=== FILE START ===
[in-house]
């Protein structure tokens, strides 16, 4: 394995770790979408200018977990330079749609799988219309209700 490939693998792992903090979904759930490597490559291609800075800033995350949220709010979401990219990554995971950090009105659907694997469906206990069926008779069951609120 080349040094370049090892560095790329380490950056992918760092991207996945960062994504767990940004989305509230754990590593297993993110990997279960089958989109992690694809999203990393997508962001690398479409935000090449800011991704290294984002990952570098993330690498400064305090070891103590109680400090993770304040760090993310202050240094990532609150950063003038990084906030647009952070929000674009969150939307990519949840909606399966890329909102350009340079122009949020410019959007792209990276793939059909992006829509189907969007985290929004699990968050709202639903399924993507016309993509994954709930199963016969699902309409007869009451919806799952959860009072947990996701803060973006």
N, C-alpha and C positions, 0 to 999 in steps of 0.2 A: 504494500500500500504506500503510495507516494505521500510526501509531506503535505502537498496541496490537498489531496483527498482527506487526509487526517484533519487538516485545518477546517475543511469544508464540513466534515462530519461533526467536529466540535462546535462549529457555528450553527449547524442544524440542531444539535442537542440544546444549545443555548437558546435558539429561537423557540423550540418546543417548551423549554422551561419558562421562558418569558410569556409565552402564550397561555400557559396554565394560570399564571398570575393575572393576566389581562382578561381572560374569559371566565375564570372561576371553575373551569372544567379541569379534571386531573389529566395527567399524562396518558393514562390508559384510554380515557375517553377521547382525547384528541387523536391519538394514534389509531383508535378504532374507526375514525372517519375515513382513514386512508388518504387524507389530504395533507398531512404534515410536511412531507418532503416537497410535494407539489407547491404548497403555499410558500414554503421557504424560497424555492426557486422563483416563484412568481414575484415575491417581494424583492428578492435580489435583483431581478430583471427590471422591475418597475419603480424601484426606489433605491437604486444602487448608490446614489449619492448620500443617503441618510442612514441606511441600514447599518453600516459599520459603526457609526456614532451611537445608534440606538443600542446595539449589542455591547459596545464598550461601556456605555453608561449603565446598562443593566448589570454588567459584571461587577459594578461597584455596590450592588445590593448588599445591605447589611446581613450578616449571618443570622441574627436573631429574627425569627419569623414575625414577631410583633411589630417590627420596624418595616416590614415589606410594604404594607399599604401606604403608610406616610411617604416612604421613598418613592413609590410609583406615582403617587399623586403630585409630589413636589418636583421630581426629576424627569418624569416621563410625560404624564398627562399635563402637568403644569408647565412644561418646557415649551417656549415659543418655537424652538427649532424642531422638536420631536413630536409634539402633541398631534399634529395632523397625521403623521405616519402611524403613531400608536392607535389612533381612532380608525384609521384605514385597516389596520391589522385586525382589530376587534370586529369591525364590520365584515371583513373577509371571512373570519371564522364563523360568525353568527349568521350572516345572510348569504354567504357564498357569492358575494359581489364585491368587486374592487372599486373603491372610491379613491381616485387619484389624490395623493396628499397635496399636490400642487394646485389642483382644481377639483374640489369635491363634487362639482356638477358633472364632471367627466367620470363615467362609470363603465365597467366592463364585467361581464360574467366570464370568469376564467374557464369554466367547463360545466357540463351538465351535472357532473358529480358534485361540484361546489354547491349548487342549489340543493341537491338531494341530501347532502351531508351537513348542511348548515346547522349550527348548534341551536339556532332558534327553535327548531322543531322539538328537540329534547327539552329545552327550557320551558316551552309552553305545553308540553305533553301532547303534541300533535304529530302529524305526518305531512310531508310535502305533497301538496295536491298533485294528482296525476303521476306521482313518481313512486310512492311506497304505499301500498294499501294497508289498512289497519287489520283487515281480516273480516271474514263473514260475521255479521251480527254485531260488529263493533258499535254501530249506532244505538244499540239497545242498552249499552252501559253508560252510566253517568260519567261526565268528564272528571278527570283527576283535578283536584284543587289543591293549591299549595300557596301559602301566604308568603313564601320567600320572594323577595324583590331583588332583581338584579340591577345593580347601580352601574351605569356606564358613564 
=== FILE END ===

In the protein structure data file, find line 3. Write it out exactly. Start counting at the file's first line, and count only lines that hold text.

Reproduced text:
N, C-alpha and C positions, 0 to 999 in steps of 0.2 A: 504494500500500500504506500503510495507516494505521500510526501509531506503535505502537498496541496490537498489531496483527498482527506487526509487526517484533519487538516485545518477546517475543511469544508464540513466534515462530519461533526467536529466540535462546535462549529457555528450553527449547524442544524440542531444539535442537542440544546444549545443555548437558546435558539429561537423557540423550540418546543417548551423549554422551561419558562421562558418569558410569556409565552402564550397561555400557559396554565394560570399564571398570575393575572393576566389581562382578561381572560374569559371566565375564570372561576371553575373551569372544567379541569379534571386531573389529566395527567399524562396518558393514562390508559384510554380515557375517553377521547382525547384528541387523536391519538394514534389509531383508535378504532374507526375514525372517519375515513382513514386512508388518504387524507389530504395533507398531512404534515410536511412531507418532503416537497410535494407539489407547491404548497403555499410558500414554503421557504424560497424555492426557486422563483416563484412568481414575484415575491417581494424583492428578492435580489435583483431581478430583471427590471422591475418597475419603480424601484426606489433605491437604486444602487448608490446614489449619492448620500443617503441618510442612514441606511441600514447599518453600516459599520459603526457609526456614532451611537445608534440606538443600542446595539449589542455591547459596545464598550461601556456605555453608561449603565446598562443593566448589570454588567459584571461587577459594578461597584455596590450592588445590593448588599445591605447589611446581613450578616449571618443570622441574627436573631429574627425569627419569623414575625414577631410583633411589630417590627420596624418595616416590614415589606410594604404594607399599604401606604403608610406616610411617604416612604421613598418613592413609590410609583406615582403617587399623586403630585409630589413636589418636583421630581426629576424627569418624569416621563410625560404624564398627562399635563402637568403644569408647565412644561418646557415649551417656549415659543418655537424652538427649532424642531422638536420631536413630536409634539402633541398631534399634529395632523397625521403623521405616519402611524403613531400608536392607535389612533381612532380608525384609521384605514385597516389596520391589522385586525382589530376587534370586529369591525364590520365584515371583513373577509371571512373570519371564522364563523360568525353568527349568521350572516345572510348569504354567504357564498357569492358575494359581489364585491368587486374592487372599486373603491372610491379613491381616485387619484389624490395623493396628499397635496399636490400642487394646485389642483382644481377639483374640489369635491363634487362639482356638477358633472364632471367627466367620470363615467362609470363603465365597467366592463364585467361581464360574467366570464370568469376564467374557464369554466367547463360545466357540463351538465351535472357532473358529480358534485361540484361546489354547491349548487342549489340543493341537491338531494341530501347532502351531508351537513348542511348548515346547522349550527348548534341551536339556532332558534327553535327548531322543531322539538328537540329534547327539552329545552327550557320551558316551552309552553305545553308540553305533553301532547303534541300533535304529530302529524305526518305531512310531508310535502305533497301538496295536491298533485294528482296525476303521476306521482313518481313512486310512492311506497304505499301500498294499501294497508289498512289497519287489520283487515281480516273480516271474514263473514260475521255479521251480527254485531260488529263493533258499535254501530249506532244505538244499540239497545242498552249499552252501559253508560252510566253517568260519567261526565268528564272528571278527570283527576283535578283536584284543587289543591293549591299549595300557596301559602301566604308568603313564601320567600320572594323577595324583590331583588332583581338584579340591577345593580347601580352601574351605569356606564358613564 